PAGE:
Posted: Tuesday, March 8, 2022. 6:13 pm CST.
By Benjamin Flowers: Several ministries and departments within the Government of Belize and the Food and Agriculture Organization of the United Nations (FAO) are officially launching a project entitled, “Enhancing adaptation planning and increasing climate resilience in the coastal zone and fisheries sector of Belize”.
The 18-month project, which is valued at US $600,000, is being done with funds from the Green Climate Fund (GCF). The project is geared towards increasing the resilience of the coastal zone and fisheries sectors of Belize to climate change impacts, such as rising sea levels, rising water temperatures, and coastline erosion, as well as increased frequency and intensity of thunderstorms.
Entities involved in the project include The Ministry of Economic Development and Investment, The Ministry of Blue Economy and Civil Aviation, The Belize Fisheries Department, The Coastal Zone Management Authority & Institute, and The National Meteorological Service of Belize
The project’s aims include the improvement of the data and information systems related to climate change, development, strengthening adaptation planning governance and institutional coordination, and providing evidence-based adaptation solutions for maximum impacts in Belize, as well as increasing adaptation financing. The activities will include 2 forums, 10 training sessions/workshops, and 19 consultations with overall participation and training of 401 people. The project will target the equal participation of women in all events to ensure gender inclusion and equal consideration of the interests of both men and women.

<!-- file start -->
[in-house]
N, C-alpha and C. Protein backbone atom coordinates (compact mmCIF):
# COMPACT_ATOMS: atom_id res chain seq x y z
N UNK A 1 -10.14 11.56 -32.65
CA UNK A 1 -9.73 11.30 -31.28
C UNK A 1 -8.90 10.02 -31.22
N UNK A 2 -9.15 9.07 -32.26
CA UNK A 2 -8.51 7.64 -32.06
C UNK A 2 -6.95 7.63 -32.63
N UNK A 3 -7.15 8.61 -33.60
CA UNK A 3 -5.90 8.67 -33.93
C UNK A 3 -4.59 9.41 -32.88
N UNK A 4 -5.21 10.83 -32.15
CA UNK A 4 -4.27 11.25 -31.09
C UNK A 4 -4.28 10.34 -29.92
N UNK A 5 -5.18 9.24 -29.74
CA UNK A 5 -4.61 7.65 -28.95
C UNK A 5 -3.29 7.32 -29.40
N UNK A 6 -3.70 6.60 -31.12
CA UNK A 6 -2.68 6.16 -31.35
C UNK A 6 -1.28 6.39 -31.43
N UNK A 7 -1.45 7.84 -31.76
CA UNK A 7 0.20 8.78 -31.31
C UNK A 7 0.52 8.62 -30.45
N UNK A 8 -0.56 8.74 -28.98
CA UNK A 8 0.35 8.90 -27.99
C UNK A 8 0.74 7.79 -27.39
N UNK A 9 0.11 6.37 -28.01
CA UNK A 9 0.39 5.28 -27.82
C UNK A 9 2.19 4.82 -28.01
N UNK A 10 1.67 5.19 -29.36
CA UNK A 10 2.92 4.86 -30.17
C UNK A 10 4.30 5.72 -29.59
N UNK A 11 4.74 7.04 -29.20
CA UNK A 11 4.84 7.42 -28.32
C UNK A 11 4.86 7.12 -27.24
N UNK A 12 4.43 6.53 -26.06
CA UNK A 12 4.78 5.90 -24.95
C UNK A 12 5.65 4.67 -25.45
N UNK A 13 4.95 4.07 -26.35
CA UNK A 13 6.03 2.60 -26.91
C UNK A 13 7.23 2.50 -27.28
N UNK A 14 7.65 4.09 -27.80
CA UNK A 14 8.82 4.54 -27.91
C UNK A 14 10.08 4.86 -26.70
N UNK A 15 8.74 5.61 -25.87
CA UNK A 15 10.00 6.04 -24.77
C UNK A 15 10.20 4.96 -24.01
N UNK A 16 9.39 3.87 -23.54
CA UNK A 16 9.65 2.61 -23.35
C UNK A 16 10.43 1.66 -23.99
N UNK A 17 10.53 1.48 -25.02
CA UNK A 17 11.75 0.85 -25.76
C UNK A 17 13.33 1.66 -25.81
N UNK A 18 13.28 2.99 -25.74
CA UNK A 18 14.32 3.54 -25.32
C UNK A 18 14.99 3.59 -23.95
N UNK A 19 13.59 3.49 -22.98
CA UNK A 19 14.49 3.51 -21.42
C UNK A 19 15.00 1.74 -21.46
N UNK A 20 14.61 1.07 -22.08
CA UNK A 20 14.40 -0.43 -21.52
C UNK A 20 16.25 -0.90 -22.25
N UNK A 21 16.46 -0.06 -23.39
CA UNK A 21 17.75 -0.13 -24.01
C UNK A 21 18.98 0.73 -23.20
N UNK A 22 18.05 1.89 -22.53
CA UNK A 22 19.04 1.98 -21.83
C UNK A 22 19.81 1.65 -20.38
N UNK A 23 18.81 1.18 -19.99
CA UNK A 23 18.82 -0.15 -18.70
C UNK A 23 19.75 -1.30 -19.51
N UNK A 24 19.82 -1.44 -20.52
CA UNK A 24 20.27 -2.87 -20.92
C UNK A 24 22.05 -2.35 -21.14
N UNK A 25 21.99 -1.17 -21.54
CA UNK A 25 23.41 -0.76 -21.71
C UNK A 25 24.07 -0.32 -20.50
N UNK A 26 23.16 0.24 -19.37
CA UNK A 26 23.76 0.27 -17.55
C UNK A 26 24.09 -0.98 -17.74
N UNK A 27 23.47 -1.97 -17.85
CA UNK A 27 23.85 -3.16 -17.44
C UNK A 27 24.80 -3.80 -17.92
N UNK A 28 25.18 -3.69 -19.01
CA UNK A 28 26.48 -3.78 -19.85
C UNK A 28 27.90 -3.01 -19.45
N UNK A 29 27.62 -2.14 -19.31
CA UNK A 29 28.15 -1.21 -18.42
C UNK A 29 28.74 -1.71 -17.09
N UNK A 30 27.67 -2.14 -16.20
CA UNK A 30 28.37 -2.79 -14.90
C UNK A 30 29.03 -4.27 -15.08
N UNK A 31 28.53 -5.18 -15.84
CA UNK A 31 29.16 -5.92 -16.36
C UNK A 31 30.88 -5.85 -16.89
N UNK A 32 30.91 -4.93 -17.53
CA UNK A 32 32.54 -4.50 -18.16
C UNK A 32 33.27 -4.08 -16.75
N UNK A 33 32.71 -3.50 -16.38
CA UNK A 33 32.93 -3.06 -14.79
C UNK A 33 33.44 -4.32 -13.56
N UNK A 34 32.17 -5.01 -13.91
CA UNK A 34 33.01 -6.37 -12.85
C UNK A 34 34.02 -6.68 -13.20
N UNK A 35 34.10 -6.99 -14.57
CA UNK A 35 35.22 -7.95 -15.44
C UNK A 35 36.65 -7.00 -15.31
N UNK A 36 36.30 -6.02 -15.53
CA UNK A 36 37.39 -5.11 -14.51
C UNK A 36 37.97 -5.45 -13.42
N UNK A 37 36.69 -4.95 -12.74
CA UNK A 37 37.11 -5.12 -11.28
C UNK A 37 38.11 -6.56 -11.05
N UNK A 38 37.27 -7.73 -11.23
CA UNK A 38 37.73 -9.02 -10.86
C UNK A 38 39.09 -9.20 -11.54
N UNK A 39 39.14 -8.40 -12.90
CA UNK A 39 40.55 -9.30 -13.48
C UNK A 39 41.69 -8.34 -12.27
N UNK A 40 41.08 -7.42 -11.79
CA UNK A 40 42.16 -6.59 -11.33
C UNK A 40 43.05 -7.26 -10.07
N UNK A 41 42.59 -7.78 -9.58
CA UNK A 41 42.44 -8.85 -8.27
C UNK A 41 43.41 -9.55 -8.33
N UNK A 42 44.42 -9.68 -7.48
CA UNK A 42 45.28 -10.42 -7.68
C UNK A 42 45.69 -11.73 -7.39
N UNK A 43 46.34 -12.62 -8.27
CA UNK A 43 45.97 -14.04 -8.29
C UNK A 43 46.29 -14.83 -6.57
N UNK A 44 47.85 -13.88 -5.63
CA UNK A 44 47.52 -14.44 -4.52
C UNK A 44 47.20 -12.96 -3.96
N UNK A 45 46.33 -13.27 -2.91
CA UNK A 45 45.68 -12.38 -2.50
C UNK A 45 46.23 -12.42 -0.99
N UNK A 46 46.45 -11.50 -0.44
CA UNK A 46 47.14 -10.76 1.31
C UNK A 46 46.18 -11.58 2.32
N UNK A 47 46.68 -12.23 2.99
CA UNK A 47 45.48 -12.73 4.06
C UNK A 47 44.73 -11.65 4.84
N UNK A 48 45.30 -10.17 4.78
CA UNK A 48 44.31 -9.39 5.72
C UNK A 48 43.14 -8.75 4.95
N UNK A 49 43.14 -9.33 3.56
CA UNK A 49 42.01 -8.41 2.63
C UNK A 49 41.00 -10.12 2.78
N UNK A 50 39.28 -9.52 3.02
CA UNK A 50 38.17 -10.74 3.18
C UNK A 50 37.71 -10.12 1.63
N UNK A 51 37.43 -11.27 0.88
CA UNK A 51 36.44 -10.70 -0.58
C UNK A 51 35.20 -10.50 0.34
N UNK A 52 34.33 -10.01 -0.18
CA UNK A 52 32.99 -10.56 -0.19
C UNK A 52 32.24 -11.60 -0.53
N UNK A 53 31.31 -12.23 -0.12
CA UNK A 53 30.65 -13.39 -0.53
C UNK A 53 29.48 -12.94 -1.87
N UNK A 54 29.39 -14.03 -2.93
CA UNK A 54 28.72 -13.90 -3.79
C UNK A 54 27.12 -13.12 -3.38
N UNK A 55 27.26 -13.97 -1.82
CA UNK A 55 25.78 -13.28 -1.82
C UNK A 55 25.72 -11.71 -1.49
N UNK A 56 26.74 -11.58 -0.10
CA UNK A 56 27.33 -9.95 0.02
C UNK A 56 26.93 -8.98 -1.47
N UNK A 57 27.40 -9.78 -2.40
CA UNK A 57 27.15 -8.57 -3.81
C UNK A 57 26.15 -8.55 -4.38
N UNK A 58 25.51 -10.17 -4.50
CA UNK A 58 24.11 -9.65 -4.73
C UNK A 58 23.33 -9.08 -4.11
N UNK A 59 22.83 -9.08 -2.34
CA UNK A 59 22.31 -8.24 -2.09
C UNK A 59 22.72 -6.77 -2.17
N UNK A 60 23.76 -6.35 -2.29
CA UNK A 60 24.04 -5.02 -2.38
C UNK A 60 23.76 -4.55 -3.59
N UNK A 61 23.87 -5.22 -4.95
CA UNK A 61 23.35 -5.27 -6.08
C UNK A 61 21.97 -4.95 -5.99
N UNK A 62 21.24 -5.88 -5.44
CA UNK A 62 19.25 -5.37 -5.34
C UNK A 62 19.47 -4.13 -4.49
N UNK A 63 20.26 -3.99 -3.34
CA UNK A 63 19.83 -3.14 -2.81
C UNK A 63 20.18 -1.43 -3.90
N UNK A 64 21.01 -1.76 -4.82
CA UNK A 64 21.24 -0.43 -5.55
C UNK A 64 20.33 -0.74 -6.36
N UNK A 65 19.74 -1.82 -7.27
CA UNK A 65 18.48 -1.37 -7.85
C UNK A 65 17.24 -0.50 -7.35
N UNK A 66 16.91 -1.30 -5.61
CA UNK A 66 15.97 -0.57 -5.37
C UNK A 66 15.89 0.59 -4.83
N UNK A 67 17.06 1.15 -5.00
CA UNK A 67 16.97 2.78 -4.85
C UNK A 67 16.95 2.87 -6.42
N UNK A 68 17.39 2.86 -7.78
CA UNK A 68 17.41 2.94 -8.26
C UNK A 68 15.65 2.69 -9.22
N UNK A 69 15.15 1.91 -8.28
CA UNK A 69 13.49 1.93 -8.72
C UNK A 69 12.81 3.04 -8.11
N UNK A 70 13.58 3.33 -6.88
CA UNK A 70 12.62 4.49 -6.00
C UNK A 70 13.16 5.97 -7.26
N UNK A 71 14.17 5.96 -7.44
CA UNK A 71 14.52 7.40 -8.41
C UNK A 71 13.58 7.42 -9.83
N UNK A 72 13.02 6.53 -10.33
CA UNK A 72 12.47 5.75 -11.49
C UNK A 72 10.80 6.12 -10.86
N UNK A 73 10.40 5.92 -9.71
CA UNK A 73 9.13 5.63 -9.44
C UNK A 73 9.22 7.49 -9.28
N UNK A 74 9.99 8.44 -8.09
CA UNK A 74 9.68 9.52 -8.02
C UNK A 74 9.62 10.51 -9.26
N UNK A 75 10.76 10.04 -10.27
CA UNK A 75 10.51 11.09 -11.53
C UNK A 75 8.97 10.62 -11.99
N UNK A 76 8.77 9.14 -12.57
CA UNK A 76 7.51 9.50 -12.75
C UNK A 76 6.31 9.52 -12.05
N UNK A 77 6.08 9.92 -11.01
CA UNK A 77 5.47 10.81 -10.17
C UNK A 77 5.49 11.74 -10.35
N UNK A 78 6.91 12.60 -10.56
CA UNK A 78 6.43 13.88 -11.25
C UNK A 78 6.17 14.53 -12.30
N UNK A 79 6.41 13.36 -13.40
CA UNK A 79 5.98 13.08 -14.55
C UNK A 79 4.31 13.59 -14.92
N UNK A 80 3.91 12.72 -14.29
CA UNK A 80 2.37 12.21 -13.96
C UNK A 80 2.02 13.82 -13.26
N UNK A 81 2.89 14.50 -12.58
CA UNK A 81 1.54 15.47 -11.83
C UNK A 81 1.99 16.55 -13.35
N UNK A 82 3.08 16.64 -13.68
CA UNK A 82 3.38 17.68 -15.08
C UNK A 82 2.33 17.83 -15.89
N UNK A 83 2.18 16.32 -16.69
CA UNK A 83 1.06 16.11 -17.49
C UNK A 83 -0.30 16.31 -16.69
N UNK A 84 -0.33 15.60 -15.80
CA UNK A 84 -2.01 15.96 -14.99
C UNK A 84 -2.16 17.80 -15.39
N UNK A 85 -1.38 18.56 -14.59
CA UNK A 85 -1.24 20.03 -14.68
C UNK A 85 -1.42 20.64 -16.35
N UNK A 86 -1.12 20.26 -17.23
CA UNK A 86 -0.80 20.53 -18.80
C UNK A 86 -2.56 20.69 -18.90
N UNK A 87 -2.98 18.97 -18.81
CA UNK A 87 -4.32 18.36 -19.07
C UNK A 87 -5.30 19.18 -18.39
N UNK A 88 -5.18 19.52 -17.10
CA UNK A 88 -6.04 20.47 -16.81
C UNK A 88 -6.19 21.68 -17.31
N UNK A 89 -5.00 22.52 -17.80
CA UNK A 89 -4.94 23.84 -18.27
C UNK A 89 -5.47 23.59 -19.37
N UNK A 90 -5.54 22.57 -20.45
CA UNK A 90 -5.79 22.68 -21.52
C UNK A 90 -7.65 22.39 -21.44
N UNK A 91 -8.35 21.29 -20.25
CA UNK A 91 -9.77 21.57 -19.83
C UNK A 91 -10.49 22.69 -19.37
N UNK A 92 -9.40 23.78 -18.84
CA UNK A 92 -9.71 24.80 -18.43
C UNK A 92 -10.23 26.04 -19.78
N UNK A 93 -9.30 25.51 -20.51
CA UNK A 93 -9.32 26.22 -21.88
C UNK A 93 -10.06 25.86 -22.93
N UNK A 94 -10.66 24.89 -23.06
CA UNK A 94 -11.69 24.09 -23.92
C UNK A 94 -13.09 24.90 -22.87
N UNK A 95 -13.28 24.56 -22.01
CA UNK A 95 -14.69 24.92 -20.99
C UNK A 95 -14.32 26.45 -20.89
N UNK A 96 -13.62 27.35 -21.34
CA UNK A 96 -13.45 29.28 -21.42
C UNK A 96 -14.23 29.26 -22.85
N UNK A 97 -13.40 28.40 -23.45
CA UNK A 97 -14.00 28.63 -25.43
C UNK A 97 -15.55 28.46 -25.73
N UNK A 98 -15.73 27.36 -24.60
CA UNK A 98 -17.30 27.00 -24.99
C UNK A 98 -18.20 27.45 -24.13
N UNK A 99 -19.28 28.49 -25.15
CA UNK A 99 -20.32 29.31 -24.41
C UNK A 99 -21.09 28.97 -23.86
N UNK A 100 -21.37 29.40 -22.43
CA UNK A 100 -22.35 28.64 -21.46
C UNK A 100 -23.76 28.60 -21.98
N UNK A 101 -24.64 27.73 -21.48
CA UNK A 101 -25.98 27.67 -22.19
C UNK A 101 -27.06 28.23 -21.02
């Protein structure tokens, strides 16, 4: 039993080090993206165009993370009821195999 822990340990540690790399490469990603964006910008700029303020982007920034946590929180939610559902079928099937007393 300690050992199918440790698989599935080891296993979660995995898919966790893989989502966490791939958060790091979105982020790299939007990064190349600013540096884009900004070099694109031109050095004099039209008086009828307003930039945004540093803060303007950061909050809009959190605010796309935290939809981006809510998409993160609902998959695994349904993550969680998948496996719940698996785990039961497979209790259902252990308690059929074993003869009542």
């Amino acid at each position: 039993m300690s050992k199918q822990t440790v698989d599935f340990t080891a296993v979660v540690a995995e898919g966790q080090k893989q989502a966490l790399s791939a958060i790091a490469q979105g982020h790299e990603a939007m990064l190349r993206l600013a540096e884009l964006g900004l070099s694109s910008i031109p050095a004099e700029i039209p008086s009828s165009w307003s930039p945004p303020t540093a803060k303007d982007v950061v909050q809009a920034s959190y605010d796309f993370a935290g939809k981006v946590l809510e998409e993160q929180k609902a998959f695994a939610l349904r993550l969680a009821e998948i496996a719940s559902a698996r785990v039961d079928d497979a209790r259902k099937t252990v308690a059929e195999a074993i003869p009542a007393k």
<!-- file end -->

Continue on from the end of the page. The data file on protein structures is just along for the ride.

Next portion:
The outputs take into consideration gender aspects and seek to include Non-Governmental Organizations, Civil Society Organizations, the private sector and at least two indigenous groups from Belize to ensure a robust adaptation planning process for the fisheries and coastal zone sectors.
The Chief Executive Officer for the Coastal Zone Management Authority and Institute, Chantalle Samuels said, “This readiness project is very timely for Belize’s coastal zone and fisheries sector. The interventions under the project will undoubtedly build on ongoing national efforts and set the stage to further strengthen institutional governance, and enhance the resilience and adaptive capacity of our coastal ecosystems and communities to better respond to the impacts of climate change”.
Meanwhile, Crispim Moreira, the FAO Representative in Jamaica, The Bahamas, and Belize, stated that the FAO understands the benefit to the Belizean Coastal and Fisheries sector and the impact value it will have on the lives of Belizean people.
In a joint release issued today by GOB and the FAO, the parties noted that the fishing industry is a major part of the Belizean society, which supports over 2,500 registered fishers and their families, and provides a source of protein for local consumption and exportation to foreign markets.
“In 2010 the fishing industry generated $21.6 million USD, with the exportation of the three main marine products lobster, conch and finfish. Rising sea level will adversely impact on fish habitat including wetlands, coral reefs and sea grasses where fish spawn, breed, feed and or grow to maturity,” the joint statement said.
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